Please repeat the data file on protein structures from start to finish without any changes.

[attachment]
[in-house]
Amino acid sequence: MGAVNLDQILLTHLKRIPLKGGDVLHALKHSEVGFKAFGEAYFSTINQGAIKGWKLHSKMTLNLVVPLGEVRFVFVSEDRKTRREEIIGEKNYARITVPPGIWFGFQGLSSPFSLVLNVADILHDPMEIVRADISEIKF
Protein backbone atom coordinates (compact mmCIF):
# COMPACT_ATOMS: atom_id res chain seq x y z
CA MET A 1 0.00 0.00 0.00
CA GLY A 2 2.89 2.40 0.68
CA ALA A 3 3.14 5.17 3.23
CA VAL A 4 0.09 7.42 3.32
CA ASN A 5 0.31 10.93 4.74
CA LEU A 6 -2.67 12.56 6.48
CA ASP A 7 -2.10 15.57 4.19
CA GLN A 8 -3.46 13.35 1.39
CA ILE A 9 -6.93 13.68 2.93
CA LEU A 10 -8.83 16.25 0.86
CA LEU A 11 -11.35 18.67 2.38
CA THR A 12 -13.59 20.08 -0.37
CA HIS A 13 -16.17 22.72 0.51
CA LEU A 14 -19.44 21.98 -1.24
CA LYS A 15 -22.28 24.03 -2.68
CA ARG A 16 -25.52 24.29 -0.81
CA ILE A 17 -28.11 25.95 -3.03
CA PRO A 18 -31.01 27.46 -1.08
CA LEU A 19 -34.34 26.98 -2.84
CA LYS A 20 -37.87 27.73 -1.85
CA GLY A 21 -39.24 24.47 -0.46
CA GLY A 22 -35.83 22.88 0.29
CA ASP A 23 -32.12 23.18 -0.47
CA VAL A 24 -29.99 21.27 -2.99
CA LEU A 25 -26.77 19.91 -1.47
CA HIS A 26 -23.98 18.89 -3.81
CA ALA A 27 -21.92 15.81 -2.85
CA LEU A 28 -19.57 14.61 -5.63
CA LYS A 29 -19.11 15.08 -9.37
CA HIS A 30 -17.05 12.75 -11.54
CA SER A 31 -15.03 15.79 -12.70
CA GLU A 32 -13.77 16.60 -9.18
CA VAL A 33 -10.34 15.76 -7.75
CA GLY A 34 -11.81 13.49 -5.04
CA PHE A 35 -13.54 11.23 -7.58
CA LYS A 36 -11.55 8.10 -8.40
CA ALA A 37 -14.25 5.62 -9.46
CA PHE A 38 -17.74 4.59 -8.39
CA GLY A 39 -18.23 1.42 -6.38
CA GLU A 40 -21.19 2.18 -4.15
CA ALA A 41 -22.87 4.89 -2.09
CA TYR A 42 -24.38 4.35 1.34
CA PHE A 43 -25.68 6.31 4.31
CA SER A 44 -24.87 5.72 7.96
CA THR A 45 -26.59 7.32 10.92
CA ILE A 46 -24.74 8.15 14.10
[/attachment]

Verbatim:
[in-house]
Amino acid sequence: MGAVNLDQILLTHLKRIPLKGGDVLHALKHSEVGFKAFGEAYFSTINQGAIKGWKLHSKMTLNLVVPLGEVRFVFVSEDRKTRREEIIGEKNYARITVPPGIWFGFQGLSSPFSLVLNVADILHDPMEIVRADISEIKF
Protein backbone atom coordinates (compact mmCIF):
# COMPACT_ATOMS: atom_id res chain seq x y z
CA MET A 1 0.00 0.00 0.00
CA GLY A 2 2.89 2.40 0.68
CA ALA A 3 3.14 5.17 3.23
CA VAL A 4 0.09 7.42 3.32
CA ASN A 5 0.31 10.93 4.74
CA LEU A 6 -2.67 12.56 6.48
CA ASP A 7 -2.10 15.57 4.19
CA GLN A 8 -3.46 13.35 1.39
CA ILE A 9 -6.93 13.68 2.93
CA LEU A 10 -8.83 16.25 0.86
CA LEU A 11 -11.35 18.67 2.38
CA THR A 12 -13.59 20.08 -0.37
CA HIS A 13 -16.17 22.72 0.51
CA LEU A 14 -19.44 21.98 -1.24
CA LYS A 15 -22.28 24.03 -2.68
CA ARG A 16 -25.52 24.29 -0.81
CA ILE A 17 -28.11 25.95 -3.03
CA PRO A 18 -31.01 27.46 -1.08
CA LEU A 19 -34.34 26.98 -2.84
CA LYS A 20 -37.87 27.73 -1.85
CA GLY A 21 -39.24 24.47 -0.46
CA GLY A 22 -35.83 22.88 0.29
CA ASP A 23 -32.12 23.18 -0.47
CA VAL A 24 -29.99 21.27 -2.99
CA LEU A 25 -26.77 19.91 -1.47
CA HIS A 26 -23.98 18.89 -3.81
CA ALA A 27 -21.92 15.81 -2.85
CA LEU A 28 -19.57 14.61 -5.63
CA LYS A 29 -19.11 15.08 -9.37
CA HIS A 30 -17.05 12.75 -11.54
CA SER A 31 -15.03 15.79 -12.70
CA GLU A 32 -13.77 16.60 -9.18
CA VAL A 33 -10.34 15.76 -7.75
CA GLY A 34 -11.81 13.49 -5.04
CA PHE A 35 -13.54 11.23 -7.58
CA LYS A 36 -11.55 8.10 -8.40
CA ALA A 37 -14.25 5.62 -9.46
CA PHE A 38 -17.74 4.59 -8.39
CA GLY A 39 -18.23 1.42 -6.38
CA GLU A 40 -21.19 2.18 -4.15
CA ALA A 41 -22.87 4.89 -2.09
CA TYR A 42 -24.38 4.35 1.34
CA PHE A 43 -25.68 6.31 4.31
CA SER A 44 -24.87 5.72 7.96
CA THR A 45 -26.59 7.32 10.92
CA ILE A 46 -24.74 8.15 14.10